4.2 Facial Landmark Detection on the MTFL Task
As a first experiment, we performed facial landmark detection on the Multi-Task Facial Landmark (MTFL) task 
. The dataset contains 12,995 face images annotated with five facial landmarks and four related attributes of gender, smiling, wearing glasses and face profile (five profiles in total). The training set has 10,000 images, while the test set has 2,995 images. We perform four sets of experiments using an ImageNet pre-trained AlexNet, an ImageNet pre-trained ResNet18, an un-pretrained AlexNet and an un-pretrained ResNet18 as underlying networks. For AlexNet, we apply our collaborative block after each max pooling layer, while for ResNet18, we do as shown in Fig.2.
We compare our approach to several other approaches of the literature. We include single-task learning (AN-S when using AlexNet as underlying network, RN-S when using ResNet18), hard-parameter sharing MTL (AN and RN), hard-parameter sharing MTL where the central section is widened to match the number of parameters of our approach (ANx and RNx), HyperFace (HF) , Tasks-Constrained Deep Convolutional Network (TCDCN) , Cross-Stitch (XS)  and XS widen to match the number of parameters of our approach (XSx). Except for TCDCN, we train each network ourselves three times for 300 epochs and report landmark failure rates averaged over the last five epochs, further averaged over the three tries.
Fig. 3 presents our FLD results on the MTFL dataset. The left part of the figure corresponds to using AlexNet as underlying network, while the right one corresponds to ResNet18. The top part reports the landmark failure rates, while the bottom part reports the mean error. In each plot, the left bar (blue) is for un-pretrained network, while the right bar (green) is for ImageNet pre-trained network. In addition, Fig. 4 shows example predictions from DCNet with pre-trained ResNet18 as underlying network. The first two examples were reported as successes, while the last two are failures. The ground truth elements are colored in green, while our predictions are colored in blue. We also include the labels of the related tasks: gender, smiling, wearing glasses and face profile.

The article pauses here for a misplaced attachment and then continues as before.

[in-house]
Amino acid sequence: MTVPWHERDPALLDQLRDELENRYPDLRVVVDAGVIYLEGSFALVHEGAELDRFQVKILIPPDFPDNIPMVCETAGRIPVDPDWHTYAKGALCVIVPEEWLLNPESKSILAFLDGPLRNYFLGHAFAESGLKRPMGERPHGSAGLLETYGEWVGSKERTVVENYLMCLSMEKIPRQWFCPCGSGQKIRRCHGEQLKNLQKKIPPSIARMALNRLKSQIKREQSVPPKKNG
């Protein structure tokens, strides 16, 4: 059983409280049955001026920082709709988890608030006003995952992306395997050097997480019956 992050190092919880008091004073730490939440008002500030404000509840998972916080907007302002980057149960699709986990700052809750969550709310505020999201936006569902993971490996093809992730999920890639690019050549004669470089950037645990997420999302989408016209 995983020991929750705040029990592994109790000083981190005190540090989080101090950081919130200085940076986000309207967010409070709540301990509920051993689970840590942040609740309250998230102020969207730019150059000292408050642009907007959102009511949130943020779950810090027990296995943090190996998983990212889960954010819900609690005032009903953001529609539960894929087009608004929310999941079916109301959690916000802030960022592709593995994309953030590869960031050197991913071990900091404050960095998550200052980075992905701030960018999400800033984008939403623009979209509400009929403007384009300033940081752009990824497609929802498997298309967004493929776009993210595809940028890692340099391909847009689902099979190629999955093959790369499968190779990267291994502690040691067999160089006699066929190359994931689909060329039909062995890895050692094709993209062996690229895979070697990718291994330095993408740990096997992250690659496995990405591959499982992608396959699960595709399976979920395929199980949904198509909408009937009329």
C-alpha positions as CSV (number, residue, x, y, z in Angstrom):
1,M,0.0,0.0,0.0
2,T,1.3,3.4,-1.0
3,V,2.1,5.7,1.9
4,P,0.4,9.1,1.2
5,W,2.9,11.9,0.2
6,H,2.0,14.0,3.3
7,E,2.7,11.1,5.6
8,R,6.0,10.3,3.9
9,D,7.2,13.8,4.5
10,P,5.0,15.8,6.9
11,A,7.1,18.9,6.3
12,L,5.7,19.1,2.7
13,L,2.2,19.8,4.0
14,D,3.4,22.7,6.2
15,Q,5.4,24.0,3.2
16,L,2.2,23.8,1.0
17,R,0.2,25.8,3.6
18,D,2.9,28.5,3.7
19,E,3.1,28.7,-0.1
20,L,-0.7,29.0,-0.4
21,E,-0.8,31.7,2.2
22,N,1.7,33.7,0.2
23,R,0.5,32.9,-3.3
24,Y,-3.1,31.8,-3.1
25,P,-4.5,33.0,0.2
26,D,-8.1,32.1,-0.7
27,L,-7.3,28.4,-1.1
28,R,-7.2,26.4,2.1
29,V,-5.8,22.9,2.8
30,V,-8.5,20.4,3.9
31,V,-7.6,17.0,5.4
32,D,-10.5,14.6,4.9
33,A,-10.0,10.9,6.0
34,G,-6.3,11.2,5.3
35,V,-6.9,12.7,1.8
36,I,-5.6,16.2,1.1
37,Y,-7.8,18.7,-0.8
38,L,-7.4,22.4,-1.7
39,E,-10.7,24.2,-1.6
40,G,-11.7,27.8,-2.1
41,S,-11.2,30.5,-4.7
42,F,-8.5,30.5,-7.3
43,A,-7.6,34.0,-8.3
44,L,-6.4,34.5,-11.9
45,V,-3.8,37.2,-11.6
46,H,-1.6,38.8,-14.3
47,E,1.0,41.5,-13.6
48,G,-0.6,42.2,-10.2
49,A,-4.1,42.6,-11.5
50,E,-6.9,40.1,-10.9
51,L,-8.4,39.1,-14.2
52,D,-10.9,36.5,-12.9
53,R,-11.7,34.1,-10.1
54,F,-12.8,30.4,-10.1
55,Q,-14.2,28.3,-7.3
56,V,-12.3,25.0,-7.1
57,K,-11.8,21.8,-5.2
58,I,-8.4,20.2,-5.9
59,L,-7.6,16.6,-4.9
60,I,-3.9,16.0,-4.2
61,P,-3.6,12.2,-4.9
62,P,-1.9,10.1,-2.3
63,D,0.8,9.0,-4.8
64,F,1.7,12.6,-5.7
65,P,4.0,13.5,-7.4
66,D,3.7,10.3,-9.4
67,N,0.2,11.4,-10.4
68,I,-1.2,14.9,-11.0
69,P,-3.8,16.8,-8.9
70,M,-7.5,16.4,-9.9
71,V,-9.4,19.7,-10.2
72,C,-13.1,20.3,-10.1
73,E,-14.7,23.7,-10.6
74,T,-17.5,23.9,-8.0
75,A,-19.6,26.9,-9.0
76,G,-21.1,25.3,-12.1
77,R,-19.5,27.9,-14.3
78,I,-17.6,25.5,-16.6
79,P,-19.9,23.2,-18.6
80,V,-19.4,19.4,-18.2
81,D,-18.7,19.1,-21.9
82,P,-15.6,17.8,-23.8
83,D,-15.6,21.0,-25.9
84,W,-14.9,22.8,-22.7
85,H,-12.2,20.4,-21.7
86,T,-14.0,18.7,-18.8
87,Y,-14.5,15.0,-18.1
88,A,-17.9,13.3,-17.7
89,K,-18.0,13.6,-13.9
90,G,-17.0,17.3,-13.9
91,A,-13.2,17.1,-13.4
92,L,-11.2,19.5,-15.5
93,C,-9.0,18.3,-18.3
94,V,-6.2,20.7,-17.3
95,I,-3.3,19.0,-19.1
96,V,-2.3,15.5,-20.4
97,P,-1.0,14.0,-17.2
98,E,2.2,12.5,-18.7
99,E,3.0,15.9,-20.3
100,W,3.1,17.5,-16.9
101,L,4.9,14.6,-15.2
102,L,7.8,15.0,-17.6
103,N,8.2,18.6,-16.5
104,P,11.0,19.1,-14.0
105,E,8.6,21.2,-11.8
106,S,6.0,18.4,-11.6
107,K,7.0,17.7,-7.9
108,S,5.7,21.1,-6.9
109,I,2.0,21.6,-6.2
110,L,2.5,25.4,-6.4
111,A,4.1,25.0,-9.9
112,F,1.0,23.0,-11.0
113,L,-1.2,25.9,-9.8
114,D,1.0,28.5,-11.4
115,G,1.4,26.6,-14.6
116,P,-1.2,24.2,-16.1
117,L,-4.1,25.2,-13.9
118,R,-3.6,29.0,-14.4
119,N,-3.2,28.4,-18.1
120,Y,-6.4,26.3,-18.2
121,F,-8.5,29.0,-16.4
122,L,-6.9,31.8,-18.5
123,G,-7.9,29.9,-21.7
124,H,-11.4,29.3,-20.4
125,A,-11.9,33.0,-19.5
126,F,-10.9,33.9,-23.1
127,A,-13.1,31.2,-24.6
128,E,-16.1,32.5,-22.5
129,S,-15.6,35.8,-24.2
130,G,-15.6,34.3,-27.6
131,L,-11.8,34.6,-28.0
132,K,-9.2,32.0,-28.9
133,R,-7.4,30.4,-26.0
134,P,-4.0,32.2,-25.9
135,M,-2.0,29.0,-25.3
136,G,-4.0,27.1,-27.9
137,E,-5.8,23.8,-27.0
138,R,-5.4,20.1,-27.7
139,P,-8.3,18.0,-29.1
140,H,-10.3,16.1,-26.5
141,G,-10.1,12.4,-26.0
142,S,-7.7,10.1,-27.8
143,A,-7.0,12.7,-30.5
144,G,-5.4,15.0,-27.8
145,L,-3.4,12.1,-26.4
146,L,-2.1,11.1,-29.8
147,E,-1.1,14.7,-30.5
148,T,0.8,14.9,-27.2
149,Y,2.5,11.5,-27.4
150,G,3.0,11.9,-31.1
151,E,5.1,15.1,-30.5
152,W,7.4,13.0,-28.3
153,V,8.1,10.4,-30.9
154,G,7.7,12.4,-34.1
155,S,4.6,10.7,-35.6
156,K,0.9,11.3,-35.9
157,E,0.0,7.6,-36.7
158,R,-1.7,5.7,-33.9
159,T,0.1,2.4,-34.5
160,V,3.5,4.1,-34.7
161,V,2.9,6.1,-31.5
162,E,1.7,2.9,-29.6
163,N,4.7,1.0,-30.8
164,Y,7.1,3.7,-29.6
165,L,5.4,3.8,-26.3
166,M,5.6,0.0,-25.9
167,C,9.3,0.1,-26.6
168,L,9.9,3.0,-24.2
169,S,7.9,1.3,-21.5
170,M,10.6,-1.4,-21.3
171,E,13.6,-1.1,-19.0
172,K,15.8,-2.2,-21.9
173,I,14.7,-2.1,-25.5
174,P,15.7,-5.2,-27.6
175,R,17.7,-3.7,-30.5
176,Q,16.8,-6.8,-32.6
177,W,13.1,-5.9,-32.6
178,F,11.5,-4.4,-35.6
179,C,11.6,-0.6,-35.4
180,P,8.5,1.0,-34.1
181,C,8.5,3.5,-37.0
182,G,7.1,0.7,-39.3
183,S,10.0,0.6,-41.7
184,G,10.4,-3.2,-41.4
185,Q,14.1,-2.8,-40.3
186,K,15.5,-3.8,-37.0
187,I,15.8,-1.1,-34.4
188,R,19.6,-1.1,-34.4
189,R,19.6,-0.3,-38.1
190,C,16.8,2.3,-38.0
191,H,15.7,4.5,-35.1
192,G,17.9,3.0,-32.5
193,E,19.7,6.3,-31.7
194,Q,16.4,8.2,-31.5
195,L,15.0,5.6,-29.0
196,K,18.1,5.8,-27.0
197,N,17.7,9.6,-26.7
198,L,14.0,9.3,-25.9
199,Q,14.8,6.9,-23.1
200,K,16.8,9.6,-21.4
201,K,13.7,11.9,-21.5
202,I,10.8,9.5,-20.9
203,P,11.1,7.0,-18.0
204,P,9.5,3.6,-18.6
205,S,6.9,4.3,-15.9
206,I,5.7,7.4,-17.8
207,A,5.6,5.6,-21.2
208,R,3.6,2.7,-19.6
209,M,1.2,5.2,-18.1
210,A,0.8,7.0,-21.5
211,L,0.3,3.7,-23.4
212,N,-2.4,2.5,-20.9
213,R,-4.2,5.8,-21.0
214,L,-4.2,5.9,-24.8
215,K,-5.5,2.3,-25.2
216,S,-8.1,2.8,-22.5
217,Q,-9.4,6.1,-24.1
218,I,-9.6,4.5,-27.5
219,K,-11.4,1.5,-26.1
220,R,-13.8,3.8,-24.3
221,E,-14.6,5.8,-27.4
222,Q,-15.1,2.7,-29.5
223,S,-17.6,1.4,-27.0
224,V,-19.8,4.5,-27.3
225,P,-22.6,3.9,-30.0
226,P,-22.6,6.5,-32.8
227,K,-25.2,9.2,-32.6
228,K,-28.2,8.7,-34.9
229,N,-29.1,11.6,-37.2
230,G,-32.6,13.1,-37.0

The results of Fig. 3 show that our proposed approach obtained the lowest failure rates and mean error in each case. Indeed, our DCNet with un-pretrained and pre-trained AlexNet as underlying network obtained 19.67% and 19.96% failure rates respectively, and 14.95% and 13.52% with ResNet18. This is significantly lower than the other approaches to which we compare ourselves. For instance, with AlexNet, HF had 27.75% and 27.32%, XS had 26.41% and 25.65%, TCDCN had 25.00%111Zhang et. al only provided results with pre-trained AlexNet , and XSx had 25.23%. With ResNet18, XS had 18.43% and 15.52% respectively, and XSx had 17.28. We obtained the highest improvements when using AlexNet as the underlying network when comparing to XS. With un-pretrained and pre-trained AlexNet, we obtained improvements of 6.74% and 5.69%, while we obtained 3.48% and 2.00% with ResNet18. Performing MTL with our approach can thus improve performance over using other approaches of the literature.
Another result that we can see from Fig. 3 is that our soft-parameter sharing approach obtains higher performance than the hard-parameter sharing approaches with matching number of parameters. For instance, increasing the number of parameters of hard-parameter sharing AlexNet lowers it error rate from 28.02% (AN) to 26.88% (ANx), but our approach lowers it further to 19.67%. Similarly, increasing the number of parameters of hard-parameter sharing ResNet18 lowers it error rate from 20.05% (RN) to 16.75% (RNx), but our approach lowers it further to 14.95%. These results are interesting because they show that while increasing the number of parameters is an effortless avenue to improve performance, it has limitations. Developing novel approaches to enhance network connectivity in a soft-parameter sharing setting seems more rewarding. This may help to motivate new efforts in this avenue to further leverage domain-information of related tasks.
4.3 Effect of Data Scarcity on the AFLW Task
|Train / Test Ratio||Networks|
|0.1 / 0.9||57.39||58.00||73.06||60.64|
|0.3 / 0.7||31.84||32.00||36.24||29.73|
|0.5 / 0.5||23.41||23.31||26.02||20.77|
|0.7 / 0.3||21.47||21.92||22.37||18.50|
|0.9 / 0.1||13.03||12.80||13.51||10.82|
As second experiment, we evaluated the influence of the number of training examples to simulate data scarcity on the Annotated Facial Landmarks in the Wild (AFLW) task . The dataset has 21,123 Flickr images, and each image can contain more than one face. Instead of using the images as provided, we process them using the available face bounding boxes. We extract all faces with visible landmarks, which gives a total of 2,111 images. This dataset defines 21 facial landmarks and has 3 related tasks (gender, wearing glasses and face orientation). For face orientation, we divide the roll, yaw and pitch into 30 degrees wide bins (14 bins in total), and predict the label corresponding to each real value.